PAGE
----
<<< << -- 3 -- Malcolm Miller SILVERY TONE
Particularly compelling was their impressive account of the Theme and Variations 1932 by Olivier Messiaen. This is an early work in which his fingerprints are clearly audible, the rich luminescent harmony, the rhythmic syncopations and complexities and an urgent, emotional tension arising from stylized sonorities. The theme itself is plain and simple, yet upon its return in the fifth and final variation higher up in the violin's register, it becomes an impassioned utterance. The increase in speed in the intervening variations is Classical in intent, yet Modernist in expression: the jazzy accented piano textures imitated and counterpointed by the violin, leading to more and more climactic waves of intensity.
This memorable performance was equalled in the final work, Prokofiev's vintage Second Violin Sonata Op 94a which, despite a slightly hesitant start, the duo projected with impetus, energy and wit. The typically Prokofievian tonal twists and turns were eloquently realised from the very first movement, where the main theme based on fifths returns in new guises and arrives unexpectedly on a final major triad. The impetuous ebullient second movement displayed Miss Leader's virtuoso, graceful technique, and her tone glowed resonantly in the slow movement with its bitter-sweet edge. The rollicking finale also conveyed its exuberance and elements of surprise before concluding powerfully in affirmative mood.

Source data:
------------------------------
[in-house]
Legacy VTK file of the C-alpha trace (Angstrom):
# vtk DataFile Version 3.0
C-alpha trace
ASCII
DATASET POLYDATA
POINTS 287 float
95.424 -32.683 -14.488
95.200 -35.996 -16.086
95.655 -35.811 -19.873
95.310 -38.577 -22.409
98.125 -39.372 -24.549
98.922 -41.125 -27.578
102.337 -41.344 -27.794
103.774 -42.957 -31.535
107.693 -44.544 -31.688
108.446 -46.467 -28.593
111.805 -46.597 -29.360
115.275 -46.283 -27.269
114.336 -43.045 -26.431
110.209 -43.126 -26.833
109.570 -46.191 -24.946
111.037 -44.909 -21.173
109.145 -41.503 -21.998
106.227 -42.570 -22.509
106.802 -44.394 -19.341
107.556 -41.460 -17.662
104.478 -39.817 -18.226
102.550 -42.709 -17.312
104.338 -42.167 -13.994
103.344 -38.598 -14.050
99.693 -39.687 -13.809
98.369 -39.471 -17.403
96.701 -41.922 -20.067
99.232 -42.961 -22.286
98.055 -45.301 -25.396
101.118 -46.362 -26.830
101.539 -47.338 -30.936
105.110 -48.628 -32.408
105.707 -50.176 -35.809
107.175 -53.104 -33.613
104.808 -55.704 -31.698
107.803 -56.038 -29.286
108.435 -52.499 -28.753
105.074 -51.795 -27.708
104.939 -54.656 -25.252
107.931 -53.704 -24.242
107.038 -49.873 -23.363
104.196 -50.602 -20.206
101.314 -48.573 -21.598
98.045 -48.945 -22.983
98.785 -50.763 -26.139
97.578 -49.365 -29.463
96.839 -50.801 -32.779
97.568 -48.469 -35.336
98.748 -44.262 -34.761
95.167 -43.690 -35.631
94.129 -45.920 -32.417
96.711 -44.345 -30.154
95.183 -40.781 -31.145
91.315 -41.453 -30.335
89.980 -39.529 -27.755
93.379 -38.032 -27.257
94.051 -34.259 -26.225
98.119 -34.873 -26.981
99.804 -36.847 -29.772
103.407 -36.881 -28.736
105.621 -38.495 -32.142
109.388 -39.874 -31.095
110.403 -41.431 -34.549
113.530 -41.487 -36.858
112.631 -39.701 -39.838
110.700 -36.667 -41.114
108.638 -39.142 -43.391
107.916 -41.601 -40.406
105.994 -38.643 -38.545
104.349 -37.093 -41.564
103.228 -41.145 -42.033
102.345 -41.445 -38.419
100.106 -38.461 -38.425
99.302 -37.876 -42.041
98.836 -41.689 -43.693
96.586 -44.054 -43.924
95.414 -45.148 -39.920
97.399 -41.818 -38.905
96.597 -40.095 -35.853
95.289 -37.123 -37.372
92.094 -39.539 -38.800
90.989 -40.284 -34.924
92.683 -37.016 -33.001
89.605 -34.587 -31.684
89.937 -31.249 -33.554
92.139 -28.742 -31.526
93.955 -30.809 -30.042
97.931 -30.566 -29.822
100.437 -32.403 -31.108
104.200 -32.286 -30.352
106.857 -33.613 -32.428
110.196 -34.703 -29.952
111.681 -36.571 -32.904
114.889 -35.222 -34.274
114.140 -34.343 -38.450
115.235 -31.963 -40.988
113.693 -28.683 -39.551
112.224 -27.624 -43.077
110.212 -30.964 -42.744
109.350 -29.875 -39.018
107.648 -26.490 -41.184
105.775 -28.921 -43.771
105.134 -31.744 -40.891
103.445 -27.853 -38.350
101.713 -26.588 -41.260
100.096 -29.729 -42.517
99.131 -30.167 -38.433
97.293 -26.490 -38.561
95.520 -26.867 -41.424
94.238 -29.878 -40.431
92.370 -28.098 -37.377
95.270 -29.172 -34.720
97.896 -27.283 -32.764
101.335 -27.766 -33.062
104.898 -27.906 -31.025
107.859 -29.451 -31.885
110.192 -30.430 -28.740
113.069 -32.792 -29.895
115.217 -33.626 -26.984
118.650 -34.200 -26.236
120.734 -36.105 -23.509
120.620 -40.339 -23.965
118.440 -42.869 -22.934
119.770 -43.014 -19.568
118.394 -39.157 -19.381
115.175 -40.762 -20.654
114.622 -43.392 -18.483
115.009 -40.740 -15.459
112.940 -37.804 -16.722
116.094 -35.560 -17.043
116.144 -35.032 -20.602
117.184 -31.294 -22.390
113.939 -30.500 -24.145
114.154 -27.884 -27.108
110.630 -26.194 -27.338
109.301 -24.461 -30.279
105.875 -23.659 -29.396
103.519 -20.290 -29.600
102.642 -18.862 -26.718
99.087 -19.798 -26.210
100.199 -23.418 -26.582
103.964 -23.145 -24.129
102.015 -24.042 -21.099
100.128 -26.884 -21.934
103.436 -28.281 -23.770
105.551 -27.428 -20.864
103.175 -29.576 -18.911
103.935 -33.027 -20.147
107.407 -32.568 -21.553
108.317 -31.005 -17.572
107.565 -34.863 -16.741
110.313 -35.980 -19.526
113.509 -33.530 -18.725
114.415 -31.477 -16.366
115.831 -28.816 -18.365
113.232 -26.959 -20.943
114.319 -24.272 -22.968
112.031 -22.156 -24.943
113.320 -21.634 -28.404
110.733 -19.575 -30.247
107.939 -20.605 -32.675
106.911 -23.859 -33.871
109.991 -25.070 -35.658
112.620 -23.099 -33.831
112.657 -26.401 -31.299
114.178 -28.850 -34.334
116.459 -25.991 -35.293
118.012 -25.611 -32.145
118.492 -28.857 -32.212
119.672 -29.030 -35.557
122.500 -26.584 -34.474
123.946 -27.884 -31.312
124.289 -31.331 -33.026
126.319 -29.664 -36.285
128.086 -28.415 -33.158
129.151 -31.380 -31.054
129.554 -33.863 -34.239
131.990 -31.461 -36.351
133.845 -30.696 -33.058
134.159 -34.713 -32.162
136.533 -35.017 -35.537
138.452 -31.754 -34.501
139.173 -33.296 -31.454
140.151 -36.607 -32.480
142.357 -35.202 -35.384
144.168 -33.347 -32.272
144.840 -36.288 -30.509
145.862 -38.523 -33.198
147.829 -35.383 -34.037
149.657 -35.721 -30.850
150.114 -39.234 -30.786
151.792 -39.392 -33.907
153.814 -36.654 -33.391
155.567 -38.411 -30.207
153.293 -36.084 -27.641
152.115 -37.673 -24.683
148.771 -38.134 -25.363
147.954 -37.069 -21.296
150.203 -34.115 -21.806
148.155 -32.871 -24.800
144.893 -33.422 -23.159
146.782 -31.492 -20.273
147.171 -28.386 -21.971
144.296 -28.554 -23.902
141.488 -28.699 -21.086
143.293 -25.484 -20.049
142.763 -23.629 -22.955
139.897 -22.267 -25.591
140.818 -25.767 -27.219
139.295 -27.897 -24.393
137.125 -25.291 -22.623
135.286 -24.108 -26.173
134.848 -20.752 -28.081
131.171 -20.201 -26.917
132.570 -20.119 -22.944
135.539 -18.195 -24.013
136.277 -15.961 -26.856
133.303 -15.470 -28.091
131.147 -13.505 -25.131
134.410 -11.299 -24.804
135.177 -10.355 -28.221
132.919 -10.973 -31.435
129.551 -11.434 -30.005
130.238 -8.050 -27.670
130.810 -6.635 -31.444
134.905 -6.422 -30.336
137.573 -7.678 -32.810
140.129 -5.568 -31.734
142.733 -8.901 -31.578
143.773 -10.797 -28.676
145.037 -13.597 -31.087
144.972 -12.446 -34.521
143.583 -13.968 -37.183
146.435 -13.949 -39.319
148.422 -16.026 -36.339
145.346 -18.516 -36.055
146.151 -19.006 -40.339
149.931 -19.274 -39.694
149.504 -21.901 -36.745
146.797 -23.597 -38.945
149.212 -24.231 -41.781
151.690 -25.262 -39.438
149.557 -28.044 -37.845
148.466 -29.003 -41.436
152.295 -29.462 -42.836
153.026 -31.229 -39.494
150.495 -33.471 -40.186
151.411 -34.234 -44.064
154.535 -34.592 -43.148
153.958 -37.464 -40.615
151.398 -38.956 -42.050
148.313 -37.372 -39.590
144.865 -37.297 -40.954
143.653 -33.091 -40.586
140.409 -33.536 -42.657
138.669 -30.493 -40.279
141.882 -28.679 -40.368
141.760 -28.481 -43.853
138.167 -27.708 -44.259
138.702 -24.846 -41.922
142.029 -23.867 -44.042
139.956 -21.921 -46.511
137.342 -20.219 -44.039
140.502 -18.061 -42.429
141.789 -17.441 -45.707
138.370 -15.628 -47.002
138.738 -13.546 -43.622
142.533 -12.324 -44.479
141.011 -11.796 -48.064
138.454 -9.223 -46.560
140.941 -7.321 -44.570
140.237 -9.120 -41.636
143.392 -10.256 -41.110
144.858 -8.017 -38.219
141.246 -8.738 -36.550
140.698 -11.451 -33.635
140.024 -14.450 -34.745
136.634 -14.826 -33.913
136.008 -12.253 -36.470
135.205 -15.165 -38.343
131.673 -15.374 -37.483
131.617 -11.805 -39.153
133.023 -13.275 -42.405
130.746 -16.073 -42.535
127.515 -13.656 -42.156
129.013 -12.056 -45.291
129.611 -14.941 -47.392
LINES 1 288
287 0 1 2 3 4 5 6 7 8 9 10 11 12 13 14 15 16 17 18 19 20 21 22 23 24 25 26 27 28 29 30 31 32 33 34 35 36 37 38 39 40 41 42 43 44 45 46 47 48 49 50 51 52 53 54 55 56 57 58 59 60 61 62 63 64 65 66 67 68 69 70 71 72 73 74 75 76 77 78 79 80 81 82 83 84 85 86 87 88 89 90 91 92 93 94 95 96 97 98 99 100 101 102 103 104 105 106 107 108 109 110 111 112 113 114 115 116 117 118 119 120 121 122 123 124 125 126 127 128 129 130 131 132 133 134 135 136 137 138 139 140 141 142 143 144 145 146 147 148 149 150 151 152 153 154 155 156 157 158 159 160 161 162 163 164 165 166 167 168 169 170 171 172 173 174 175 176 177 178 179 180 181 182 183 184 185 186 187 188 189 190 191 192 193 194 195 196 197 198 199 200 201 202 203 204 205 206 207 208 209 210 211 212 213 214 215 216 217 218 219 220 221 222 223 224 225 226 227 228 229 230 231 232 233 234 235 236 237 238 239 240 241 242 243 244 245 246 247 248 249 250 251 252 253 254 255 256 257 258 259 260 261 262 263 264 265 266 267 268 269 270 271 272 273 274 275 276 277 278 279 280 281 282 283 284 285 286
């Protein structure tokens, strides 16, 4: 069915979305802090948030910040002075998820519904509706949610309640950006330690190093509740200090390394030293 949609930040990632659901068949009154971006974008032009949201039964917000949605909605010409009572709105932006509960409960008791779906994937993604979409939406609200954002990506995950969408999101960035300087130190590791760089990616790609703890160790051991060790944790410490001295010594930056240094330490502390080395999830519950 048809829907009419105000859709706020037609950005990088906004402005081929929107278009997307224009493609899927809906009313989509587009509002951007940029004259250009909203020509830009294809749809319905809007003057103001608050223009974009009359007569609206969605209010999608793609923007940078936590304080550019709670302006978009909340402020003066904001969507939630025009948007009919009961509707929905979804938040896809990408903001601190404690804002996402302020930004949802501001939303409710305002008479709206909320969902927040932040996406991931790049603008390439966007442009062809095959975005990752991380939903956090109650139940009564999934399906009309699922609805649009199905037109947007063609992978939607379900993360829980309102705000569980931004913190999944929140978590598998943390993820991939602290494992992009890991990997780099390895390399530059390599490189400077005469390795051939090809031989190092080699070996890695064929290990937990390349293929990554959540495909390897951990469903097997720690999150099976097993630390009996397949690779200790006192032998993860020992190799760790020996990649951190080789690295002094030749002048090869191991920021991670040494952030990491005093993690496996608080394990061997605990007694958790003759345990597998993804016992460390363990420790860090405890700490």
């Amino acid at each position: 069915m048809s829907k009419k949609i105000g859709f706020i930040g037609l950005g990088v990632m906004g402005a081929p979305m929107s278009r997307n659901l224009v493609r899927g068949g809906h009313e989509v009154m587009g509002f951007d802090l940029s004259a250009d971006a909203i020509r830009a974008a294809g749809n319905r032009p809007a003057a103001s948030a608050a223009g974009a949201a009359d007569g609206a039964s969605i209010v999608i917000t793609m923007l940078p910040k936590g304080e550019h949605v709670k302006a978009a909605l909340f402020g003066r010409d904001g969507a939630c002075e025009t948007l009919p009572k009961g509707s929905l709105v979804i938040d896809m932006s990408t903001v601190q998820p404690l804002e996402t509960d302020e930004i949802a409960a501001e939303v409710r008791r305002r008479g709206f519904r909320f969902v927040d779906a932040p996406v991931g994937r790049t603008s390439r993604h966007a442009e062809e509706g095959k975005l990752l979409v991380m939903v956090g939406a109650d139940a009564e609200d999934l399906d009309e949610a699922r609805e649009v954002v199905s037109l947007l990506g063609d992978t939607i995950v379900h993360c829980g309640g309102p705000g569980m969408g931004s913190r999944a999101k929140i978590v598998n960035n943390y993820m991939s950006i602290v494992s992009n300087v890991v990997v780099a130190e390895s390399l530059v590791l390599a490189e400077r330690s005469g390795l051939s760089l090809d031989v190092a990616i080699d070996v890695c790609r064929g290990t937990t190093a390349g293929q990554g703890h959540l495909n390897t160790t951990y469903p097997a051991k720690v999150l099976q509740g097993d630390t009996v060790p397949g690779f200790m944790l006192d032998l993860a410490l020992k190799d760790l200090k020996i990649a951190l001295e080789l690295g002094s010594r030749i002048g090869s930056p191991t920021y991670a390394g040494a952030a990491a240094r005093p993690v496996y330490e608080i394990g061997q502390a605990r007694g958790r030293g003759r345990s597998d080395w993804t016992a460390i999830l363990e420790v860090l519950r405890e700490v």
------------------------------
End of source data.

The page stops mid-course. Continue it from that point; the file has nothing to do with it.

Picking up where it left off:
If throughout there were occasional lapses of intonation, dynamic contrast or blurring of articulation, these did not detract from an enjoyable recital notable for its fervency of interpretation and naturalness of tone. It was apt to conclude the evening with an encore by Norman Rosenberg, collector of violins whose 17th century instrument Miss Leader was playing. His Song of the Violin beguiled the audience with its genial lilt and mellow harmonies, an attractive waltz to gently round off an enjoyable journey into the lyrical regions of 20th century repertoire.
Copyright © 2 April 2007
Malcolm Miller, London UK
SERENA LEADER AND GORDON BACK PLAY MUSIC BY JULIAN DAWES
SERENA LEADER AT THE BERAKAH PROJECT
GORDON BACK AT THE GUILDHALL SCHOOL OF MUSIC & DRAMA